4. MPPT is falling out of favour on solar systems that don’t have strict limits on collector area. The relatively small gain that MPPT yields can be had by adding panels or buying larger panels. This is usually cheaper. Another issue is that the DC-DC converter in an MPPT system is expensive and short-lived compared to the panels.

    MPPT does have the nice side-effect of drastically increasing the input voltage range.

    The drastic fall in price of solar panels (thank-you China) has made many systems for maximizing solar panel performance (eg. MPPT and tracking platforms) uneconomic. But for applications where you have modest limits on collector area, these modifications can still make sense.

    1. “an MPPT system is expensive and short-lived compared to the panels.” …………
      There are numerous MPPT systems in production right now with longer lifetimes expected than the panels which they operate. This is usually achieved by the avoidance of large electrolytic capacitors in the control board which is allowed due to increased switching frequencies, interleaving of multiple parallel ‘circuits’ and other techniques…..

      MPPT of course has a value that is related to how and where the panels are installed. Sometimes MPPT is a very cost effective way of meeting a system’s needs (satellites etc), sometimes it’s not.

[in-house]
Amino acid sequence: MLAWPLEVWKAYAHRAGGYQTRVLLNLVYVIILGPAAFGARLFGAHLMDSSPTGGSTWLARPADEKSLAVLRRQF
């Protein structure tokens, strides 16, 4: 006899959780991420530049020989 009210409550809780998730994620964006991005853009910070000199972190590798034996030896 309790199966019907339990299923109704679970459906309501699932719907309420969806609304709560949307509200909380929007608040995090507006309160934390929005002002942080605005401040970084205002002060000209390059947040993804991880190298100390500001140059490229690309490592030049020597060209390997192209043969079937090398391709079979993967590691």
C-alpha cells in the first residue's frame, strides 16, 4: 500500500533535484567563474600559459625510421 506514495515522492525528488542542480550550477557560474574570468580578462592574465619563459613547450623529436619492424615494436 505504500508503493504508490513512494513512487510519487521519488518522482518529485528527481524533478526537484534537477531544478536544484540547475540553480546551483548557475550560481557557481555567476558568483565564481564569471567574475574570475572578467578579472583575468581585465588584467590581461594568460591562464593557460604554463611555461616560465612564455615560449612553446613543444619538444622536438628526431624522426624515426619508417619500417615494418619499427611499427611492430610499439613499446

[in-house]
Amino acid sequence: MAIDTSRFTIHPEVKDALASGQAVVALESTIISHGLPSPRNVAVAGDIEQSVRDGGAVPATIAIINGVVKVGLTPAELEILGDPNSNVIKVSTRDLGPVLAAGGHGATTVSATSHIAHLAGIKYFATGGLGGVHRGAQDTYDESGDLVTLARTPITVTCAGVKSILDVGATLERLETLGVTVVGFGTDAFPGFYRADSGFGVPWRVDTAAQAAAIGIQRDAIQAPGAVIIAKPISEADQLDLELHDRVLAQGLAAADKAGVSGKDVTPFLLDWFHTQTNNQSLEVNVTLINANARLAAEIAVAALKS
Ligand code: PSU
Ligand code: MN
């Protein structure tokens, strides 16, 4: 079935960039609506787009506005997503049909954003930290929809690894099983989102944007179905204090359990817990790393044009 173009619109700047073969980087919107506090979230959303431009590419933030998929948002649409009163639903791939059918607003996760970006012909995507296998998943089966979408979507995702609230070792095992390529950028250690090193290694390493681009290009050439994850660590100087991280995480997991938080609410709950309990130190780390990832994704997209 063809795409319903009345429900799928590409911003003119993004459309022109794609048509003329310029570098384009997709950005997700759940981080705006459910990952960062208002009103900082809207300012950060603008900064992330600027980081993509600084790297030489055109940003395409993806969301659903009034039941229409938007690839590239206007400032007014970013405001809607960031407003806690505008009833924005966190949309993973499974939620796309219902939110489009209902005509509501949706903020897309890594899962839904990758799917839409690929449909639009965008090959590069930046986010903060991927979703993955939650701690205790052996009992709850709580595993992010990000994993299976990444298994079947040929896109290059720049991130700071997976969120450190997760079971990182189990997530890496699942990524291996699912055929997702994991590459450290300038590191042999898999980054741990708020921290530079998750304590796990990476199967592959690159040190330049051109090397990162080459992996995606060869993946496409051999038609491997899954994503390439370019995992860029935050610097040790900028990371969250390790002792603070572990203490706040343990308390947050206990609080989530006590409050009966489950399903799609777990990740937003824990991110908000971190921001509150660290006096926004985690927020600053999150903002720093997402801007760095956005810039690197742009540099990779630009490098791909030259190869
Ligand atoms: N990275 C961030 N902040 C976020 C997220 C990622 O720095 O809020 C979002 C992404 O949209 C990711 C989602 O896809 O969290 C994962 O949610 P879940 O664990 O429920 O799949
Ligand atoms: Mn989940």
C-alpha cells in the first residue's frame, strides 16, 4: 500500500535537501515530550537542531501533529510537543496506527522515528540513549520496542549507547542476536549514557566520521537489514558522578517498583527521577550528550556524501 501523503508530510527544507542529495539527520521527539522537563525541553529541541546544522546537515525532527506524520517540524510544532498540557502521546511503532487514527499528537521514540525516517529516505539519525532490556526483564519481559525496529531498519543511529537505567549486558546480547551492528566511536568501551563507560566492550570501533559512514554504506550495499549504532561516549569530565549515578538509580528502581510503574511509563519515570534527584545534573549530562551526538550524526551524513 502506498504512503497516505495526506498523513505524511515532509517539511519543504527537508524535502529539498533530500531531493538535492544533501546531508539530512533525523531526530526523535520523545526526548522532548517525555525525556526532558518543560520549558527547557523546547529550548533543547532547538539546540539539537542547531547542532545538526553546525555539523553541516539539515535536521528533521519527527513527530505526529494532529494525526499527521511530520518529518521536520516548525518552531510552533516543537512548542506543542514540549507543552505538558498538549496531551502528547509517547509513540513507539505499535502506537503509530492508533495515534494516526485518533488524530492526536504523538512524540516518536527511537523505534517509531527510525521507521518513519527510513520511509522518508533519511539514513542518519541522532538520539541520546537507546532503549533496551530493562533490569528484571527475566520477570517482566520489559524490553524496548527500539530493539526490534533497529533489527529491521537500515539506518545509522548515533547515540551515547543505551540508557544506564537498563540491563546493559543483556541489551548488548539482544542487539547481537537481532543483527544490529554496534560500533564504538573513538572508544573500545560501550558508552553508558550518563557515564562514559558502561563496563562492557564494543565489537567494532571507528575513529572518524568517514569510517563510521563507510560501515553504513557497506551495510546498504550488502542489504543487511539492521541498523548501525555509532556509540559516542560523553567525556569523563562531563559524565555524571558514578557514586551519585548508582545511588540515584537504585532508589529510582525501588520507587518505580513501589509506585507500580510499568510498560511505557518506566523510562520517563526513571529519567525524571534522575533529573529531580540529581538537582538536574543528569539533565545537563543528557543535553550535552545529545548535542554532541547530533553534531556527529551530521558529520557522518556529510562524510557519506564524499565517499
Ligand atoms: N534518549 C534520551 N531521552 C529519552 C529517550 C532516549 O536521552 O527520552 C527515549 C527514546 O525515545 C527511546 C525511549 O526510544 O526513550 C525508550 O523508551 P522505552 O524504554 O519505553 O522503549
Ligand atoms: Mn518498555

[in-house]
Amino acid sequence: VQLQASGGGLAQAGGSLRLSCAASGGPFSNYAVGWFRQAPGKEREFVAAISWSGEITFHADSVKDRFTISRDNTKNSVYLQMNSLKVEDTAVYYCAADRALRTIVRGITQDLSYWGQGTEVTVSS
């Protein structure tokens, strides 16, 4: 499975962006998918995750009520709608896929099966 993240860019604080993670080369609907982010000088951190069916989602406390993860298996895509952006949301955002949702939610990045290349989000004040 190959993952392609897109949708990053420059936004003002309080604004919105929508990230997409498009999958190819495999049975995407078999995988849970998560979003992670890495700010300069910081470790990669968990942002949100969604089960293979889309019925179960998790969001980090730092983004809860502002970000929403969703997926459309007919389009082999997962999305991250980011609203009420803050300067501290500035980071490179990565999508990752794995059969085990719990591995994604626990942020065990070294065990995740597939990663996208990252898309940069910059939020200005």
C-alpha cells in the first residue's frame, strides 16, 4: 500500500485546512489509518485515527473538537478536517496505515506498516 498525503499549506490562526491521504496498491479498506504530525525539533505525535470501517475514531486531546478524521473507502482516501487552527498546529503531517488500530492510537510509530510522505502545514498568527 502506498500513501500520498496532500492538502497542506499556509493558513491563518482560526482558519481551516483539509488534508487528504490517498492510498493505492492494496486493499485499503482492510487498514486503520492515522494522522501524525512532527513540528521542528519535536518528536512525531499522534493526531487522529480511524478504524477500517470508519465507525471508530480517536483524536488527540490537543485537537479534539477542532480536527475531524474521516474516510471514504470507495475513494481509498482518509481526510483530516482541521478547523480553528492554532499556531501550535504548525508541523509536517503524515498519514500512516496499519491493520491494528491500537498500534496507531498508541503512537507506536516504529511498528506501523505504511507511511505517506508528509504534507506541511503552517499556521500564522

The main reason that it is ‘expensive’ is due to current market anomalies in the developing solar power tech world….
      You can point to many other items out there that are dirt cheap at the consumer level and marvel that they were ever economical to manufacture this cheap….. I’m looking at you- smart phones.

      When you get down to it though, most charging systems whether they are connected to battery banks or the electrical grid will require a relatively sophisticated control system….. You rarely see the old simple zener “on-off” regulators even in small simple devices these days.

      And if conversion of the output/charging voltage is implemented at all in the device, it is usually not very hard or much more expensive to implement MPPT. In fact, it is often said that a solar charge controller which DOESN’T implement MPPT is often pointlessly underengineered.